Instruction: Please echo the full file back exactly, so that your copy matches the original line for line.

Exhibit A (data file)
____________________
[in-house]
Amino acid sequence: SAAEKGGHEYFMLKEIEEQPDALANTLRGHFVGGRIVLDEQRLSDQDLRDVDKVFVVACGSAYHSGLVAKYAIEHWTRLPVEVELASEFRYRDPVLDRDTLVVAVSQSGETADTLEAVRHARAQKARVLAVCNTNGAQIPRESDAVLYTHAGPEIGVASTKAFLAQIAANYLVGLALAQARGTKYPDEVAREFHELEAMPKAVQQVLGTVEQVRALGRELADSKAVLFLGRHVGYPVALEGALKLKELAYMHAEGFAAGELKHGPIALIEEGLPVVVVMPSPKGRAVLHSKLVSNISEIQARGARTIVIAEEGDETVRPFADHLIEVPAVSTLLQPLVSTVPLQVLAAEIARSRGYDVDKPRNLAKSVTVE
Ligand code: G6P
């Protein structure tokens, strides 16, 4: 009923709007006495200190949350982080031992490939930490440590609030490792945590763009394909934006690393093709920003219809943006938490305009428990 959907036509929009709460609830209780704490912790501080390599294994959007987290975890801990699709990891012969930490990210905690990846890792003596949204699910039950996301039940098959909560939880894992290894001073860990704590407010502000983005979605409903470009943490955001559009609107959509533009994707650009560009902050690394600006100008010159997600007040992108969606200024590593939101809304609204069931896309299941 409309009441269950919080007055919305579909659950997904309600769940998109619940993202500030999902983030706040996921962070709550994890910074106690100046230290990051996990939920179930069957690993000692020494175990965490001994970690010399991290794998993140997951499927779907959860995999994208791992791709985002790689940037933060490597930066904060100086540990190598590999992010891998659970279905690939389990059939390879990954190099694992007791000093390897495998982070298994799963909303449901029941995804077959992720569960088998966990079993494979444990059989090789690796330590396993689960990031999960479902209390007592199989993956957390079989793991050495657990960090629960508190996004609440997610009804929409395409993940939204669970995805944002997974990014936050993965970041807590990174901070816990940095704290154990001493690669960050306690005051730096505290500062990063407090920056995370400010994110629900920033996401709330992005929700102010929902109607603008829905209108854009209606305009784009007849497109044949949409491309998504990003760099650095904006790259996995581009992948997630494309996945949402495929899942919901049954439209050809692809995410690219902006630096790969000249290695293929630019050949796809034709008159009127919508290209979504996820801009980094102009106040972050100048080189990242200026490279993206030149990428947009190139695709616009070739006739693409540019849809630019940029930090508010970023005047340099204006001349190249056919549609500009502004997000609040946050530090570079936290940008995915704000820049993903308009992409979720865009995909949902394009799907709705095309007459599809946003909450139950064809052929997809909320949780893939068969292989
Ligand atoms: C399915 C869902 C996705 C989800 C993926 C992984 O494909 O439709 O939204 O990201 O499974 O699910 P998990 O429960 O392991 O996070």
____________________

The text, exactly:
[in-house]
Amino acid sequence: SAAEKGGHEYFMLKEIEEQPDALANTLRGHFVGGRIVLDEQRLSDQDLRDVDKVFVVACGSAYHSGLVAKYAIEHWTRLPVEVELASEFRYRDPVLDRDTLVVAVSQSGETADTLEAVRHARAQKARVLAVCNTNGAQIPRESDAVLYTHAGPEIGVASTKAFLAQIAANYLVGLALAQARGTKYPDEVAREFHELEAMPKAVQQVLGTVEQVRALGRELADSKAVLFLGRHVGYPVALEGALKLKELAYMHAEGFAAGELKHGPIALIEEGLPVVVVMPSPKGRAVLHSKLVSNISEIQARGARTIVIAEEGDETVRPFADHLIEVPAVSTLLQPLVSTVPLQVLAAEIARSRGYDVDKPRNLAKSVTVE
Ligand code: G6P
């Protein structure tokens, strides 16, 4: 009923709007006495200190949350982080031992490939930490440590609030490792945590763009394909934006690393093709920003219809943006938490305009428990 959907036509929009709460609830209780704490912790501080390599294994959007987290975890801990699709990891012969930490990210905690990846890792003596949204699910039950996301039940098959909560939880894992290894001073860990704590407010502000983005979605409903470009943490955001559009609107959509533009994707650009560009902050690394600006100008010159997600007040992108969606200024590593939101809304609204069931896309299941 409309009441269950919080007055919305579909659950997904309600769940998109619940993202500030999902983030706040996921962070709550994890910074106690100046230290990051996990939920179930069957690993000692020494175990965490001994970690010399991290794998993140997951499927779907959860995999994208791992791709985002790689940037933060490597930066904060100086540990190598590999992010891998659970279905690939389990059939390879990954190099694992007791000093390897495998982070298994799963909303449901029941995804077959992720569960088998966990079993494979444990059989090789690796330590396993689960990031999960479902209390007592199989993956957390079989793991050495657990960090629960508190996004609440997610009804929409395409993940939204669970995805944002997974990014936050993965970041807590990174901070816990940095704290154990001493690669960050306690005051730096505290500062990063407090920056995370400010994110629900920033996401709330992005929700102010929902109607603008829905209108854009209606305009784009007849497109044949949409491309998504990003760099650095904006790259996995581009992948997630494309996945949402495929899942919901049954439209050809692809995410690219902006630096790969000249290695293929630019050949796809034709008159009127919508290209979504996820801009980094102009106040972050100048080189990242200026490279993206030149990428947009190139695709616009070739006739693409540019849809630019940029930090508010970023005047340099204006001349190249056919549609500009502004997000609040946050530090570079936290940008995915704000820049993903308009992409979720865009995909949902394009799907709705095309007459599809946003909450139950064809052929997809909320949780893939068969292989
Ligand atoms: C399915 C869902 C996705 C989800 C993926 C992984 O494909 O439709 O939204 O990201 O499974 O699910 P998990 O429960 O392991 O996070």